North Korea Massively Increases Its Special Forces

By Blaine Harden
Washington Post Foreign Service
Friday, October 9, 2009

SEOUL -- North Korea has massively increased its special operations forces, schooled them in the use of Iraqi-style roadside bombs and equipped them to sneak past the heavily fortified border that divides the two Koreas.

By expanding what was already the world's largest special operations force, the North appears to be adding commando teeth to what, in essence, is a defensive military strategy. The cash-strapped government of Kim Jong Il, which struggles to maintain and buy fuel for its aging tanks and armor, has concluded it cannot win a conventional war, according to U.S. and South Korean military officials.

But by combining huge numbers of special forces with artillery that can devastate Seoul and missiles that can pound all of South Korea, North Korea has found an affordable way to remain terrifying, ensure regime survival and deter a preemptive strike on the nuclear bombs that make it a player on the world stage, say U.S. and South Korean military analysts.

"The North Koreans have done what they had to do to make sure their military is still a credible threat," said Bruce E. Bechtol Jr., a North Korea specialist who is a professor at the Marine Corps Command and Staff College in Quantico. "They can still inflict tens of thousands of civilian casualties in Seoul on the first day of combat."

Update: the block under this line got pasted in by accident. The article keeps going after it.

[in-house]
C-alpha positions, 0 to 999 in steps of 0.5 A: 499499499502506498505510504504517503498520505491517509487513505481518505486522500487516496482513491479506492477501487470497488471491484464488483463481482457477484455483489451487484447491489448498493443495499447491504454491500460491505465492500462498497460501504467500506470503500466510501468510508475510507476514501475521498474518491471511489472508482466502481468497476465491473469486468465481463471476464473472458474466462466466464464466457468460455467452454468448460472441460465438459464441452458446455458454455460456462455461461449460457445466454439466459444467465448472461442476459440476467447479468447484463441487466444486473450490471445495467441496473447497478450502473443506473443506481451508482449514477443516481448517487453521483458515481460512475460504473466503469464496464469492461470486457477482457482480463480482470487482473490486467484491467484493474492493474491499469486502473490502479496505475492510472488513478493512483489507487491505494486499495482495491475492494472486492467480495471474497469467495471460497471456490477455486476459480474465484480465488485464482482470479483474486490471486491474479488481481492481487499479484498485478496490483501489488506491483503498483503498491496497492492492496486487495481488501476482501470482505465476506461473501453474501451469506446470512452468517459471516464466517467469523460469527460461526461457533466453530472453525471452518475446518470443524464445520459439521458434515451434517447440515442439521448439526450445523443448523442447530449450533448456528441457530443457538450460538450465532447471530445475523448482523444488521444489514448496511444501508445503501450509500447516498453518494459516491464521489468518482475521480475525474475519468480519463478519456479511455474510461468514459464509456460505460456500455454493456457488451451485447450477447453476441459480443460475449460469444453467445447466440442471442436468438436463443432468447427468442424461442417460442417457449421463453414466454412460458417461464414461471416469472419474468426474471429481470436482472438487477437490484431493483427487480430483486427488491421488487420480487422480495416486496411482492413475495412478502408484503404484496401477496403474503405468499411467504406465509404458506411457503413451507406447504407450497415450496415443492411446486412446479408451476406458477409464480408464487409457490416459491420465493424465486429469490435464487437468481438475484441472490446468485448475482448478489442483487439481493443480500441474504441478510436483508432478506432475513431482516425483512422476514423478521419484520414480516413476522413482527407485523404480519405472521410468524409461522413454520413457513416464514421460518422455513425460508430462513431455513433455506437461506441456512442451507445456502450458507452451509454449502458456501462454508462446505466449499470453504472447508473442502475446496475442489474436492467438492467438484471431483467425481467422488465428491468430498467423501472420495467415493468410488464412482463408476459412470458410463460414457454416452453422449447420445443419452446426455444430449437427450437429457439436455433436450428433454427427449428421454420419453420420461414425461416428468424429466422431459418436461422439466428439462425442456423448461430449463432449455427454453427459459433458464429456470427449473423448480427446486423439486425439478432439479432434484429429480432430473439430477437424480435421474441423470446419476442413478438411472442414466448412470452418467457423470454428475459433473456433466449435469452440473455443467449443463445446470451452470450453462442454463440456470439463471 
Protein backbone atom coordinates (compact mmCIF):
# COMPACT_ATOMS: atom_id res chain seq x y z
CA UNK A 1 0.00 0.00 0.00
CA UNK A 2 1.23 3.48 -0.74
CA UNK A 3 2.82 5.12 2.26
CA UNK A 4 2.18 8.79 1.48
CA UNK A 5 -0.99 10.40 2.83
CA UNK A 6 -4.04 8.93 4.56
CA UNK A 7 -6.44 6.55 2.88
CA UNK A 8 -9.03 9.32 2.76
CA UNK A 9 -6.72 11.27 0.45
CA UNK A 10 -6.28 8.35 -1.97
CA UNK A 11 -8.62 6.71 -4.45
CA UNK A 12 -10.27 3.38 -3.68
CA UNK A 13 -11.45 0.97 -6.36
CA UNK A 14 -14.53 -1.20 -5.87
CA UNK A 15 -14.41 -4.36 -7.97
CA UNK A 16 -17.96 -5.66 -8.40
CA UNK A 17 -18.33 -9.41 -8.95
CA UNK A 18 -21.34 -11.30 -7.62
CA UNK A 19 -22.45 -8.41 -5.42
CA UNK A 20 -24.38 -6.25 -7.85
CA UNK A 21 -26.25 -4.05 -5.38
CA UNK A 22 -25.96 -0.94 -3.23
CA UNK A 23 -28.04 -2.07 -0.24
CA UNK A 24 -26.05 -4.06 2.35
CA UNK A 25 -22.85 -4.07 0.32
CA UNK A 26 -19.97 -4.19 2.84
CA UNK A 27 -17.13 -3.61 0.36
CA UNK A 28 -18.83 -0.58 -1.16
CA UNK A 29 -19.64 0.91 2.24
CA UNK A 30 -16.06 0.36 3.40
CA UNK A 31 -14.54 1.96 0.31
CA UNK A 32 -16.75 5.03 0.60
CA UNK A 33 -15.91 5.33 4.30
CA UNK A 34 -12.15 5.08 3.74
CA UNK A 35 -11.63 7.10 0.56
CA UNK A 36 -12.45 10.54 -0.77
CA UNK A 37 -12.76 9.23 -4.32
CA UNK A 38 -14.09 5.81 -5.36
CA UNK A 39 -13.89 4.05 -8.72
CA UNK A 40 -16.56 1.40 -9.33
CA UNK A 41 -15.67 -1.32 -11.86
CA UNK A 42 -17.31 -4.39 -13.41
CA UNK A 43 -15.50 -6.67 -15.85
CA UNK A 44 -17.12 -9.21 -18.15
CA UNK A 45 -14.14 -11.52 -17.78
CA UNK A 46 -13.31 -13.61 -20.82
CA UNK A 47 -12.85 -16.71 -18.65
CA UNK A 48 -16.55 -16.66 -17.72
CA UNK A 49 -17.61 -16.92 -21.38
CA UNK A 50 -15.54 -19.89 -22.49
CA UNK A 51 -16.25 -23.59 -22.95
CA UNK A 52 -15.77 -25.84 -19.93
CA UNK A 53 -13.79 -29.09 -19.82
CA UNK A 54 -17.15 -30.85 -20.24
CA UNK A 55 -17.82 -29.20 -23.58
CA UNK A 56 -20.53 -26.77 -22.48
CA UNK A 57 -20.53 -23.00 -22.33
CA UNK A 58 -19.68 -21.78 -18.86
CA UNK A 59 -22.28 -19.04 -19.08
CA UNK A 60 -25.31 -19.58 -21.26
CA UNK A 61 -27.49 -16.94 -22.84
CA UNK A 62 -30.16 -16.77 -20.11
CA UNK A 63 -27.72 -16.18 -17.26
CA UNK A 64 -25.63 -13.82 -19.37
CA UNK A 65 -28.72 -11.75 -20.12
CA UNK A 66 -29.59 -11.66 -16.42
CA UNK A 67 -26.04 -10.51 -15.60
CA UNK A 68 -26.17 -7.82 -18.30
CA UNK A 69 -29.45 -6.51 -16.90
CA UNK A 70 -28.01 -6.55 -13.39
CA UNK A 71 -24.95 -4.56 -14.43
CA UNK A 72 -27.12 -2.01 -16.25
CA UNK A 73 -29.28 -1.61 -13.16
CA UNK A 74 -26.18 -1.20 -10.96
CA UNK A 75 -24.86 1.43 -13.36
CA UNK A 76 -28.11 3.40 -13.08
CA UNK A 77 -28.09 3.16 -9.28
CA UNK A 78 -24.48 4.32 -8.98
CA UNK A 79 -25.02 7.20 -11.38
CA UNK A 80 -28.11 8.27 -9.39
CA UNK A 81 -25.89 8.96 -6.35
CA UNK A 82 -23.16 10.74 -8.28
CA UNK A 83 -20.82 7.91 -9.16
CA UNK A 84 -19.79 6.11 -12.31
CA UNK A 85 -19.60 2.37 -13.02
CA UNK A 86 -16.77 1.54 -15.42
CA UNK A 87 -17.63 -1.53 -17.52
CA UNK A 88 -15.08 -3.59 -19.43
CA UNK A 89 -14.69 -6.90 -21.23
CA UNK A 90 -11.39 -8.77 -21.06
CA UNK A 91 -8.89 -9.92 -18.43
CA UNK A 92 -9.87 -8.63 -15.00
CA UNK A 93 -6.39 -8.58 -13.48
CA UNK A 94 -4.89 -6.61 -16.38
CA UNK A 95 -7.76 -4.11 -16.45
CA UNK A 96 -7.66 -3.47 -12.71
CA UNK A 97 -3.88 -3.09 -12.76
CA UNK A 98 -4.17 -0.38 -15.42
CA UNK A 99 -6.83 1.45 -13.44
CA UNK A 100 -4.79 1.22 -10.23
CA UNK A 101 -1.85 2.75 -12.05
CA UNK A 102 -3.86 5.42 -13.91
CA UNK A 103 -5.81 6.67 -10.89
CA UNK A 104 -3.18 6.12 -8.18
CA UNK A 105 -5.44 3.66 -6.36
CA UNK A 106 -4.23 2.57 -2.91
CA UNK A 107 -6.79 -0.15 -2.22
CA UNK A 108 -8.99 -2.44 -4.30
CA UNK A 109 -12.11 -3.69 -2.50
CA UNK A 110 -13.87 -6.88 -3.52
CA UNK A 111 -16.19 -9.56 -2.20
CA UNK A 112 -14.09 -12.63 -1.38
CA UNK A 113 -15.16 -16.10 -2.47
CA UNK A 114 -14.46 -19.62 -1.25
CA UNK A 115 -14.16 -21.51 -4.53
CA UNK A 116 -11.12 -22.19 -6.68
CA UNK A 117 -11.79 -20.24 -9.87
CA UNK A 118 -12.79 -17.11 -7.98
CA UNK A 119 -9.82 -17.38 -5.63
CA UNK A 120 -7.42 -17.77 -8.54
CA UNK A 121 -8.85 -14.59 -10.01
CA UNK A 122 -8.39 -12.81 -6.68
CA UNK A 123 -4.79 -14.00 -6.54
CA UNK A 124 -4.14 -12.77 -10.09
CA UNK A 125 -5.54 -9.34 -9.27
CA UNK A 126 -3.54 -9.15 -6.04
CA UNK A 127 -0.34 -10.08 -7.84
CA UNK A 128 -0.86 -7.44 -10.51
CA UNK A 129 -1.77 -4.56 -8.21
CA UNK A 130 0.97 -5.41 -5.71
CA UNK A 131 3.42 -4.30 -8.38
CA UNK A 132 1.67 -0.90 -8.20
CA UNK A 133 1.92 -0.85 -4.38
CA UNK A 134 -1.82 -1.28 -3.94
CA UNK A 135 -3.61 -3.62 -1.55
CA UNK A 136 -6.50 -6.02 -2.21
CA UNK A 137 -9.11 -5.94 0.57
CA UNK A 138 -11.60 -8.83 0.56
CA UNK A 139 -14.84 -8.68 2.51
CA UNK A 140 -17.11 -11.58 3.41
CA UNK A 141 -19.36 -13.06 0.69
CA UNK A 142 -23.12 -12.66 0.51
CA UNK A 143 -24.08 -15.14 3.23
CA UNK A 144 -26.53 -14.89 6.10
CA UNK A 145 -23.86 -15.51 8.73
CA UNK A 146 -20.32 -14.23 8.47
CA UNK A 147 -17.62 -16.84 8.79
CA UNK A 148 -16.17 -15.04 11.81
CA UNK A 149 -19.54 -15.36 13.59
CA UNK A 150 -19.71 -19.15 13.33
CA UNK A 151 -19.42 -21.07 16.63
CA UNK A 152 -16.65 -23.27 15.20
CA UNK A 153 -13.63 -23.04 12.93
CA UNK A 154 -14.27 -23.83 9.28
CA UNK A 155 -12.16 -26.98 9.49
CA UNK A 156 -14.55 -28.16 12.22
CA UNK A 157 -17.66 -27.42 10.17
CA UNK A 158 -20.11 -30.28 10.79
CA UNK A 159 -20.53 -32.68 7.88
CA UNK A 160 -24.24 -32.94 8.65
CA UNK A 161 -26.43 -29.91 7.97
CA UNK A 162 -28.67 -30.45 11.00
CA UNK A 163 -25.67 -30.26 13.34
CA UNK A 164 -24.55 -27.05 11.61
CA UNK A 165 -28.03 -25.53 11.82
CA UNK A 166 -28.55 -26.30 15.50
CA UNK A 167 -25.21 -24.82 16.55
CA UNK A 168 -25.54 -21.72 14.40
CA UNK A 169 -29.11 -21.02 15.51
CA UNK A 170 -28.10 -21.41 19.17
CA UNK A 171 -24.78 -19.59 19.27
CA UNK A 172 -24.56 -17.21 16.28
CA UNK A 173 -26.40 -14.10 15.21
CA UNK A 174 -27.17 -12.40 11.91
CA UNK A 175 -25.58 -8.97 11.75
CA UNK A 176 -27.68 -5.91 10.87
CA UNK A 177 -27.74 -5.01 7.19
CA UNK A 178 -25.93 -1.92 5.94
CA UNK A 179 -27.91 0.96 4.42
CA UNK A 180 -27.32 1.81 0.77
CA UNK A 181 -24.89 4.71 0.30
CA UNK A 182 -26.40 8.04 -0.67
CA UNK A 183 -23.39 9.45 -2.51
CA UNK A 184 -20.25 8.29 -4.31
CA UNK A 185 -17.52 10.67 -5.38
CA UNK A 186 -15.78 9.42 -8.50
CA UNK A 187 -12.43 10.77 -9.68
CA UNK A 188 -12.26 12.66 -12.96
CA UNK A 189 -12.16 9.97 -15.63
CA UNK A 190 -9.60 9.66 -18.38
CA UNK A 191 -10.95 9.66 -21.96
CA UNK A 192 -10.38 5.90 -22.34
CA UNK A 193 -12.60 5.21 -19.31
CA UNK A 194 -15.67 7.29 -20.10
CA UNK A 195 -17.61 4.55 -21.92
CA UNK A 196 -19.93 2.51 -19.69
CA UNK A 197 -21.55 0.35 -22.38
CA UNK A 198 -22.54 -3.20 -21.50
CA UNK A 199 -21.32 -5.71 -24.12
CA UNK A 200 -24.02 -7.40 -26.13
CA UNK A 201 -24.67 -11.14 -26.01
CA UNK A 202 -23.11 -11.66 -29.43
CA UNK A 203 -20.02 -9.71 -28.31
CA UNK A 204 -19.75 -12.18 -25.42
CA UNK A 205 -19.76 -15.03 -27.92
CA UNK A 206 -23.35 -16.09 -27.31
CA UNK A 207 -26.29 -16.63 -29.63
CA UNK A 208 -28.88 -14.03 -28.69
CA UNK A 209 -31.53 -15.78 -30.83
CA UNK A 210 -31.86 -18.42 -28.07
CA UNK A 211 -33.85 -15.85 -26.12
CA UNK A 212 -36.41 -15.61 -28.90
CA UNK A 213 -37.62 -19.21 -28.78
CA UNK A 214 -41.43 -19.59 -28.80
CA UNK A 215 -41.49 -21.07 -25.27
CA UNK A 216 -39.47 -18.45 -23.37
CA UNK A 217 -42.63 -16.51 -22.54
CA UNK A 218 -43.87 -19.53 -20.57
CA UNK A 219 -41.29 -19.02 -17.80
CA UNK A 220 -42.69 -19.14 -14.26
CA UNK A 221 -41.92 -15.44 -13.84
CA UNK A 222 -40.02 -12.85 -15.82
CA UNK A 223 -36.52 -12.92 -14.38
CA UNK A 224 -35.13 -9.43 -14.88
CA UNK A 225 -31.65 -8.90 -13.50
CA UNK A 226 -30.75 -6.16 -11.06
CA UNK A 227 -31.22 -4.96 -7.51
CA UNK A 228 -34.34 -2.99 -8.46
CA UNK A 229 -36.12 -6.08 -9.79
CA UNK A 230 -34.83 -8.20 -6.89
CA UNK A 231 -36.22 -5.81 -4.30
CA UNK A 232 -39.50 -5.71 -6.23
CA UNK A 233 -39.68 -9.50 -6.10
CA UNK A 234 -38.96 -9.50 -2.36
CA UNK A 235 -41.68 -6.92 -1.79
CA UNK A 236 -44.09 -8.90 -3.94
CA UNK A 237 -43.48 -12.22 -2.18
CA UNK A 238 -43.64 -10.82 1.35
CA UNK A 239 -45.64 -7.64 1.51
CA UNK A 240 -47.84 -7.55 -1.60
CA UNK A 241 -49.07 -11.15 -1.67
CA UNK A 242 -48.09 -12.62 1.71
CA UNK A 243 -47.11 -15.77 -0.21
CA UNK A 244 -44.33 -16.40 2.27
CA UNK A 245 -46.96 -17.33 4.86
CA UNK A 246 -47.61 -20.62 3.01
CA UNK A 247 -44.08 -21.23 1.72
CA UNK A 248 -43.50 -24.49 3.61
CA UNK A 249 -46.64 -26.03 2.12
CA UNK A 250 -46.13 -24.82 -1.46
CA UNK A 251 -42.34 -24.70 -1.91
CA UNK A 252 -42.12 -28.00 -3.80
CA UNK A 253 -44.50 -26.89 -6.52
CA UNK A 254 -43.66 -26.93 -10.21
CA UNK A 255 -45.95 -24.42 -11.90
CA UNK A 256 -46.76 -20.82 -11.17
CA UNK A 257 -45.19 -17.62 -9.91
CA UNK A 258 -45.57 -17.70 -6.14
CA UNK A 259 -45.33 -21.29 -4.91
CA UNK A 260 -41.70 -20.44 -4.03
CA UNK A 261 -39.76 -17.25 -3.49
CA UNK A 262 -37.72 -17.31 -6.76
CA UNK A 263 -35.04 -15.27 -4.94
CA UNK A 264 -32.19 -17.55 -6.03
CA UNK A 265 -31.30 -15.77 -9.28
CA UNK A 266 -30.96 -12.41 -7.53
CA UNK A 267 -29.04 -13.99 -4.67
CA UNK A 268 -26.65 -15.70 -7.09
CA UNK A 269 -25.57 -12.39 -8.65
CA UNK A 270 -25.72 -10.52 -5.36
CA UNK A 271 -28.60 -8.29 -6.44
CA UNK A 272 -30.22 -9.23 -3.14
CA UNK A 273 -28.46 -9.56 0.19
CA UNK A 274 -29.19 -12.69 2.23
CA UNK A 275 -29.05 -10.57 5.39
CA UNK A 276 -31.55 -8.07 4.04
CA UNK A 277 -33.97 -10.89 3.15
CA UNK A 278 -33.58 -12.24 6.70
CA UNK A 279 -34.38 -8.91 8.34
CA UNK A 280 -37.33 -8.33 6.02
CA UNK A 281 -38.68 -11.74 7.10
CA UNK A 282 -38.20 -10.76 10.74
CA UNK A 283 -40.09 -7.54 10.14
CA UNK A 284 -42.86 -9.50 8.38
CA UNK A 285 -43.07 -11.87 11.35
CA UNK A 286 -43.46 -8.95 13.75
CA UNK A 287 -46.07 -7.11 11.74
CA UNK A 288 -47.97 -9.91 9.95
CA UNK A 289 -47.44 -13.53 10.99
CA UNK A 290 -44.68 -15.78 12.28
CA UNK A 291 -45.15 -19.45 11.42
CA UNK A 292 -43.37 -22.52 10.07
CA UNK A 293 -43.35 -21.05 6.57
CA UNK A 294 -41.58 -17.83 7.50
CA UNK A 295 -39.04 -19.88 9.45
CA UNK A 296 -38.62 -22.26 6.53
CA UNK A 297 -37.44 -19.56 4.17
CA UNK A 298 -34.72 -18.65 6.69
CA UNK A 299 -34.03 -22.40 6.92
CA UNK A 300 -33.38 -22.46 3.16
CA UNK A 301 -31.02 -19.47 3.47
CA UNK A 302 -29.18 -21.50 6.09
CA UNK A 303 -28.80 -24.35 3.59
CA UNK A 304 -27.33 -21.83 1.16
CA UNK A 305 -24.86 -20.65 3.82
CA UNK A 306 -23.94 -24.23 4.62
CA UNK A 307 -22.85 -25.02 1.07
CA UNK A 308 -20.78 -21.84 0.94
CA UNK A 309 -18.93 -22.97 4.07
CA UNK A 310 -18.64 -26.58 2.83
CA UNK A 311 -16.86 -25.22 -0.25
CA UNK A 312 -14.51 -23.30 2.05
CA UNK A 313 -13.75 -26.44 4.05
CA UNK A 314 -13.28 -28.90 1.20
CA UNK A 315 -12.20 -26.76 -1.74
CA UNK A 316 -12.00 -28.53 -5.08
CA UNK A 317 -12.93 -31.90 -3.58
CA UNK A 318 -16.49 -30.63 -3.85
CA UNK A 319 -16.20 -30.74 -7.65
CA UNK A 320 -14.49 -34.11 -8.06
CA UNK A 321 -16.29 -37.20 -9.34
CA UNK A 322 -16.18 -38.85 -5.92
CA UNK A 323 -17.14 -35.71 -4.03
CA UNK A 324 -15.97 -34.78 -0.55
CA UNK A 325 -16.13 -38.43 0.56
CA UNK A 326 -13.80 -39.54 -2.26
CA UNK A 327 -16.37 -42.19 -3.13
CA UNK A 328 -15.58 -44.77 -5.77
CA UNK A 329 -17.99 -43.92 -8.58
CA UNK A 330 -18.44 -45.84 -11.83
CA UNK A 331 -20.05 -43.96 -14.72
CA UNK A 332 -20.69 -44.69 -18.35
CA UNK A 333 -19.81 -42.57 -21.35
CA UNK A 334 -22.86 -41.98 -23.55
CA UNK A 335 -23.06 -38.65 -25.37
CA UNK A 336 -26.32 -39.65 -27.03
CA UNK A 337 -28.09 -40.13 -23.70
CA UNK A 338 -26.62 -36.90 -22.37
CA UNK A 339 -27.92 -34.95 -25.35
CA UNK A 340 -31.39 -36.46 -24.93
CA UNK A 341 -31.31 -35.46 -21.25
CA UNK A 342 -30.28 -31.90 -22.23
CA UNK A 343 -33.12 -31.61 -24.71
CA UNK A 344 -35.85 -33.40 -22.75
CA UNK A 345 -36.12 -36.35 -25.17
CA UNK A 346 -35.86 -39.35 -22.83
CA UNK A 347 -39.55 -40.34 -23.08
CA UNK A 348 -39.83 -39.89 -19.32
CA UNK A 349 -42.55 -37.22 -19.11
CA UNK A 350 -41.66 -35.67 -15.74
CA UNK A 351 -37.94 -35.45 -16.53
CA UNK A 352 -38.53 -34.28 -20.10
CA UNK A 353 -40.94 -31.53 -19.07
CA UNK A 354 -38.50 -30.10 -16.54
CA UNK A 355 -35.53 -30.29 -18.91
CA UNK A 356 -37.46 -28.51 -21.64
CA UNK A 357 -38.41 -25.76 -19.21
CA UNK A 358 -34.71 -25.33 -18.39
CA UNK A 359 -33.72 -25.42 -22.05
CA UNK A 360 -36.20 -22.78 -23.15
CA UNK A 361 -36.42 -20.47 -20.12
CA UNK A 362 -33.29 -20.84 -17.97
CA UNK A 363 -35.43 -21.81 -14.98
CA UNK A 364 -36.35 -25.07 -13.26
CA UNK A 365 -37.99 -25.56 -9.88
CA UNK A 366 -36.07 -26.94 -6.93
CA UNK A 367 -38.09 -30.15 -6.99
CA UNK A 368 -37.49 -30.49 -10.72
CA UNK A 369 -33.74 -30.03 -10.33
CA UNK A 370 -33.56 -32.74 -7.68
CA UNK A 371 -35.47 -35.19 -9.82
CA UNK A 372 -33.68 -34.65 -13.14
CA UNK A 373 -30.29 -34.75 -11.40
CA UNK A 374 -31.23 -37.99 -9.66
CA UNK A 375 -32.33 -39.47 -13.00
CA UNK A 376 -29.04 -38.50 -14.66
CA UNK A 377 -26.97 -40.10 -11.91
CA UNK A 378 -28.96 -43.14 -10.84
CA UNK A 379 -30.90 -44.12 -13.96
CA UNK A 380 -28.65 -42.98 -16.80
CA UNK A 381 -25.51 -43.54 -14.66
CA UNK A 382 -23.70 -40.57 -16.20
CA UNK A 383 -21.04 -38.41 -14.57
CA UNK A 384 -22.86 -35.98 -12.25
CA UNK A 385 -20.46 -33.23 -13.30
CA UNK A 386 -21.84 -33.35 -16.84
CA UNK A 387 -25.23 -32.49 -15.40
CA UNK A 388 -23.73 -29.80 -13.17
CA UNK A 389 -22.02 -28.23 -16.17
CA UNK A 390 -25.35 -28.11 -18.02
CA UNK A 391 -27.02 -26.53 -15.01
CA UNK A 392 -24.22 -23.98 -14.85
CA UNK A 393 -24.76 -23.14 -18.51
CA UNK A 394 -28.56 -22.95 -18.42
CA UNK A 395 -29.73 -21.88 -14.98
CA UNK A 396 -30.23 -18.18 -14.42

The havoc-raising potential of North Korea's special forces has grown as their numbers have increased and their training has shifted to terrorist tactics developed by insurgents in Iraq and Afghanistan, according to Gen. Walter Sharp, commander of U.S. forces in Korea.

"The capability is really very large, and they will use these tactics," Sharp told reporters recently in Washington.

In a conflict, tens of thousands of special forces members would try to infiltrate South Korea: by air in radar-evading biplanes, by ground through secret tunnels beneath the demilitarized zone (DMZ), and by sea aboard midget submarines and hovercraft, according to South Korean and U.S. military analysts.

Disguised in the uniforms of South Korean police and military personnel, special forces are also expected to try to walk into Seoul. Dressed as civilians, they may also arrive aboard passenger flights from Beijing and other foreign capitals.

"These are not your standard North Korean guys," Bechtol said. "They are the best-trained, best-fed and most indoctrinated soldiers in the North. They know how to fight, and if they are caught, they are trained to kill themselves."

Their primary mission, in the event of war, is to leapfrog the DMZ and create chaos among the 20.5 million residents of greater Seoul, while harassing South Korean and U.S. forces in rear areas, military and intelligence experts said.

It has been 41 years since North Korea mounted a commando raid inside South Korea, but the South has been forced to respond to an old threat turned new.

South Korea's army is trying to improve the mobility of its trench-bound frontline infantry and has canceled plans to reduce some reserve units. It has reversed the long-planned removal of a special warfare command from southern Seoul and has begun moves to buy advanced transport planes to deliver its special forces inside North Korea.

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